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Boxwood: Distributed Data Structures as Storage Infrastructure Lidong Zhou Microsoft Research Silicon Valley Team Members: Chandu Thekkath, Marc Najork,

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Presentation on theme: "Boxwood: Distributed Data Structures as Storage Infrastructure Lidong Zhou Microsoft Research Silicon Valley Team Members: Chandu Thekkath, Marc Najork,"— Presentation transcript:

1 Boxwood: Distributed Data Structures as Storage Infrastructure Lidong Zhou Microsoft Research Silicon Valley Team Members: Chandu Thekkath, Marc Najork, Nick Murphy

2 10/27/2003 Boxwood 2 Trends in Storage Systems: Distribution, Virtualization, and Abstractions The case for distributed storage architecture Enables incremental expandability Benefits performance and reliability Virtualization facilitates management Scalability, automatic reconfiguration, load balancing, and fault tolerance Abstractions for managing complexity

3 10/27/2003 Boxwood 3 Going Beyond Virtual Disks Virtual disk provides a low-level abstraction Complexity pushed to each client and duplicated Limited intelligence due to lack of structural info. Advantages of higher-level abstractions Reduce client complexity and eliminate duplication Exploit structural information for better load balancing, pre-fetching, and caching There is no universal abstraction

4 10/27/2003 Boxwood 4 Boxwood System Architecture Supports multiple data abstractions Space abstraction: Segments named by UIDs Structure abstractions (B-Link Tree, Hash Table, Skip List) UID Space Structure Abstractions B-Link TreeHash Table

5 10/27/2003 Boxwood 5 UID Space Abstraction Segments in a flat UID space UID names segments Deallocated UIDs are never reused Offloads address management from clients Clients can provide hints (e.g., for co-location) A virtualization layer Distributed, fault tolerant, and incrementally expandable Performs simple capacity and load balancing

6 10/27/2003 Boxwood 6 UID Space: Design and Implementation Client Space Clerk Consensus (Paxos) UID Space Disks Hash Table B-Link Tree

7 10/27/2003 Boxwood 7 Higher-Level Structure Abstractions UID Space emphasizes universality and simplicity Structure abstractions more attractive for sophisticated clients Co-location, pre-fetching, and caching strategies supported inside Boxwood Better abstractions for databases and file systems First Boxwood structure abstraction: B-Link trees Supports tree creation/destruction, insert, delete, lookup, and enumeration A good abstraction with wide applicability Enough complexity to expose fundamental issues

8 10/27/2003 Boxwood 8 B-Link Tree Layer Built on the UID space Highly concurrent B- Link tree operations with distributed locking Logging/recovery to ensure atomicity of B- Link tree operations Distributed Locking UID Space B-Link Tree B-Link Tree

9 10/27/2003 Boxwood 9 Current Status UID space and B-Link tree modules Distributed UID space with capacity balancing B-Link tree algorithm with distributed locking Logging/recovery for tolerating transient failures Paxos consensus On-going Work Run-time verification of the B-Link tree algorithm (Shaz Qadeer and Serdar Tasiran) A distributed file system on Boxwood abstractions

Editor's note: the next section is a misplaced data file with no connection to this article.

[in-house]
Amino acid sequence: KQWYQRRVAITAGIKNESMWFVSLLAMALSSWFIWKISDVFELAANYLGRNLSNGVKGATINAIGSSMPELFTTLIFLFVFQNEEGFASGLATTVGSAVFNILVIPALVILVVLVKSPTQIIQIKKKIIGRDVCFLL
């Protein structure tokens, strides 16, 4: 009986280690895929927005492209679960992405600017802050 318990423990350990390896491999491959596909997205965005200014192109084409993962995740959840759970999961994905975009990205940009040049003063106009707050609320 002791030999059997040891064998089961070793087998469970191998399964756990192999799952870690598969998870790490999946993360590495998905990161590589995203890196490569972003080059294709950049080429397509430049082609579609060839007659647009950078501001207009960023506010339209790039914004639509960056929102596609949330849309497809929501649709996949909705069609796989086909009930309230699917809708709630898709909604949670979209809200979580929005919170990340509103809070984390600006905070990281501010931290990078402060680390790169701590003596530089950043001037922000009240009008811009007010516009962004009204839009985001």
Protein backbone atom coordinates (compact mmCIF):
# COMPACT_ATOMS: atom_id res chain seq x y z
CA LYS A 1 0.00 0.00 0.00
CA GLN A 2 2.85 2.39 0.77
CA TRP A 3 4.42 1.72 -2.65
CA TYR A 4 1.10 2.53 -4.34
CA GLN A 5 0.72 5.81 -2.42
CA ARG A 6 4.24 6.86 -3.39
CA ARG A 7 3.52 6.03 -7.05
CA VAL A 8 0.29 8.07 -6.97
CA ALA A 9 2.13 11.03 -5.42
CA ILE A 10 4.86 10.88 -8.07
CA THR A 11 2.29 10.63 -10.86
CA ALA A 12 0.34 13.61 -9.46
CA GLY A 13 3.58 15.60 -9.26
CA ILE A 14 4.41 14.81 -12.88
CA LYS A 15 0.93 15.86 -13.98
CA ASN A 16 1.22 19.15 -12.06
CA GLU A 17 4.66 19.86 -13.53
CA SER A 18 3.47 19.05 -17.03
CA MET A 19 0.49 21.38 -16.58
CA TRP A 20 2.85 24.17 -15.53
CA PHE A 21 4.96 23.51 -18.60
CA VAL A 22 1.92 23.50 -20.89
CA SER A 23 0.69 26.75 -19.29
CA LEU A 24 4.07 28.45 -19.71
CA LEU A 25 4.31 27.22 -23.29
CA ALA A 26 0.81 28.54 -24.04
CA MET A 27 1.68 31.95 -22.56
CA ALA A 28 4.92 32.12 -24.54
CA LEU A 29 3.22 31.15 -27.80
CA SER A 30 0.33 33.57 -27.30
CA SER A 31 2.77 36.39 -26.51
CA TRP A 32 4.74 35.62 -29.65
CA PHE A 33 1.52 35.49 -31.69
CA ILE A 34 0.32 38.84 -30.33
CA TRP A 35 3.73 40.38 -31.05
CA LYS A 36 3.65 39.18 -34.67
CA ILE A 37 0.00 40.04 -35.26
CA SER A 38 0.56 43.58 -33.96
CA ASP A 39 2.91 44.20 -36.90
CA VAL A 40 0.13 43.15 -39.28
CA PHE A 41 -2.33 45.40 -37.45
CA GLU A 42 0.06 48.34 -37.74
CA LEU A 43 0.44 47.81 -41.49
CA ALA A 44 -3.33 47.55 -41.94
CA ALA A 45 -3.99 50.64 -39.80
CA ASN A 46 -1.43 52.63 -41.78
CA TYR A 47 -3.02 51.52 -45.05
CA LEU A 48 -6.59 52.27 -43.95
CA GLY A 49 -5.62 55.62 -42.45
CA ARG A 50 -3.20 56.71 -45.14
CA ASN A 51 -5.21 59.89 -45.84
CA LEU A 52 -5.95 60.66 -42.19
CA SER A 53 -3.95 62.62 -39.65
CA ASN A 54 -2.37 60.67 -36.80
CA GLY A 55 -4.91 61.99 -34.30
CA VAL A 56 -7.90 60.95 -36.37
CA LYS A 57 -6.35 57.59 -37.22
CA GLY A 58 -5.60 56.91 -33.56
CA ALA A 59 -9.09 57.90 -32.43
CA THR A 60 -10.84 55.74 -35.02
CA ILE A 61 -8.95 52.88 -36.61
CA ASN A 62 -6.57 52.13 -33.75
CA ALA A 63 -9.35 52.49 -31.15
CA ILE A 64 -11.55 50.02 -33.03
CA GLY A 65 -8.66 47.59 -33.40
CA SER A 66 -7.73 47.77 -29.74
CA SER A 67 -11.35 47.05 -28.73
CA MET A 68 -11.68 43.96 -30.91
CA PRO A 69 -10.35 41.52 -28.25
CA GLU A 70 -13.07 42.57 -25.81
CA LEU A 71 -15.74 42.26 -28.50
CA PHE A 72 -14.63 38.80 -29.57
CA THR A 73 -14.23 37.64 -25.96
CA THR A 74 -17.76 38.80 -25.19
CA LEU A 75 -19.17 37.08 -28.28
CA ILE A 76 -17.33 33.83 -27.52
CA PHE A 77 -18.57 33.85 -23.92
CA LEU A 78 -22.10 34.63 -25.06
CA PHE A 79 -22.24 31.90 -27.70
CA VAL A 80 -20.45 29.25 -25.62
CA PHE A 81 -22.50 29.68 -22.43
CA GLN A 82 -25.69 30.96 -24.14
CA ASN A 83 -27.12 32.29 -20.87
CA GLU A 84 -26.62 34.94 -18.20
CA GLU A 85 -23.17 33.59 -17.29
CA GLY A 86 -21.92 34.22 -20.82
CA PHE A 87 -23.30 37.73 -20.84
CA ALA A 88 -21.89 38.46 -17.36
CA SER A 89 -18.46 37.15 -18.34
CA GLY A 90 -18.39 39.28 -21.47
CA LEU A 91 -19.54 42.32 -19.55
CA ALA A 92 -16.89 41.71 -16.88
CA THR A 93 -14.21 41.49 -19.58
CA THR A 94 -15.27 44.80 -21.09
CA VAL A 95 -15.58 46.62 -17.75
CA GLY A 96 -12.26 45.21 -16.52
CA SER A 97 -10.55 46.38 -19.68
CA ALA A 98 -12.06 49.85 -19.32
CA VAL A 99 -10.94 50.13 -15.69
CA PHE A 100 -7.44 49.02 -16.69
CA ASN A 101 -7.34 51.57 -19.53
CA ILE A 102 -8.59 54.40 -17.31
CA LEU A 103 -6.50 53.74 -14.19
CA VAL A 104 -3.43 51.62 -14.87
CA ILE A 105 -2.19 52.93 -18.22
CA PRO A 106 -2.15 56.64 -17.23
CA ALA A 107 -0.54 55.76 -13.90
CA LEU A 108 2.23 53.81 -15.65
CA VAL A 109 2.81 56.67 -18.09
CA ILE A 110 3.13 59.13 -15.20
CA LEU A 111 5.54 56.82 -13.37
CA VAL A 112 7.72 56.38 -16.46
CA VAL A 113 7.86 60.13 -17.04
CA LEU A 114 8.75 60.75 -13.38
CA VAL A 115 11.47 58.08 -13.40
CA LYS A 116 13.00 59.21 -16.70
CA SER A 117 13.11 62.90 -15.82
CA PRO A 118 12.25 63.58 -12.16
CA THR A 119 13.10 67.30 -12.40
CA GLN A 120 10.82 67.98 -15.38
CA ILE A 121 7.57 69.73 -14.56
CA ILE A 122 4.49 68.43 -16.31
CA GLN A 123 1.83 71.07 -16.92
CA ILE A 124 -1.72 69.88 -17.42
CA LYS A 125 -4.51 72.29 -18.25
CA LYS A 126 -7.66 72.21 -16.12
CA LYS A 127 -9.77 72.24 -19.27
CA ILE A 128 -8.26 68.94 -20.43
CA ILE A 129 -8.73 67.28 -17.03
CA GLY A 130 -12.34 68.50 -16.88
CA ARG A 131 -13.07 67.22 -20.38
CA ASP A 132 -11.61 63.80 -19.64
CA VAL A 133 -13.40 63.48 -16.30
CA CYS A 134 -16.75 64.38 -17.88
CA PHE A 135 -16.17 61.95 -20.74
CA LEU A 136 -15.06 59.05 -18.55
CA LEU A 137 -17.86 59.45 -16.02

10 10/27/2003 Boxwood 10 File System on Boxwood: A High-Level Design B-Link tree abstraction is ideal for directories and meta-data Files are implemented using both B-Link tree abstraction and UID space abstraction B-Link trees for i-node: mapping from file offsets to (UID, offset) UID space for actual user data store

11 10/27/2003 Boxwood 11 File System on Boxwood: The Architecture Distributed Locking UID Space B-Link Tree File Server File Server B-Link Tree Client NFS/CIFS

12 10/27/2003 Boxwood 12 Future Work Finish module implementation load balancing automatic reconfiguration chained de-clustered disk More abstractions and clients to explore utility, generality, and flexibility of Boxwood

13 10/27/2003 Boxwood 13 Related Work Distributed Storage/Operating Systems Virtual/Logical disks File systems Database systems Scalable Distributed Data Structures Linear Hash Table (LH) and its variants (Litwin, present) Scalable distributed hash table (Gribble, et al., 2000) Highly concurrent B-tree (Lehman&Yao, 1981; Sagiv, 1986)

14 10/27/2003 Boxwood 14 Early Experience and Observations Virtualized distributed storage infrastructure that exports good abstractions is promising Multiple layers of abstractions are beneficial Manages complexity Caters to the needs of a wide variety of clients Distributed file system on Boxwood is straightforward Use of a matching high-level abstraction is ideal A low-level abstraction offers more flexibility, but requires more bookkeeping A good exercise to uncover fundamental principles in scalable/reliable distributed systems


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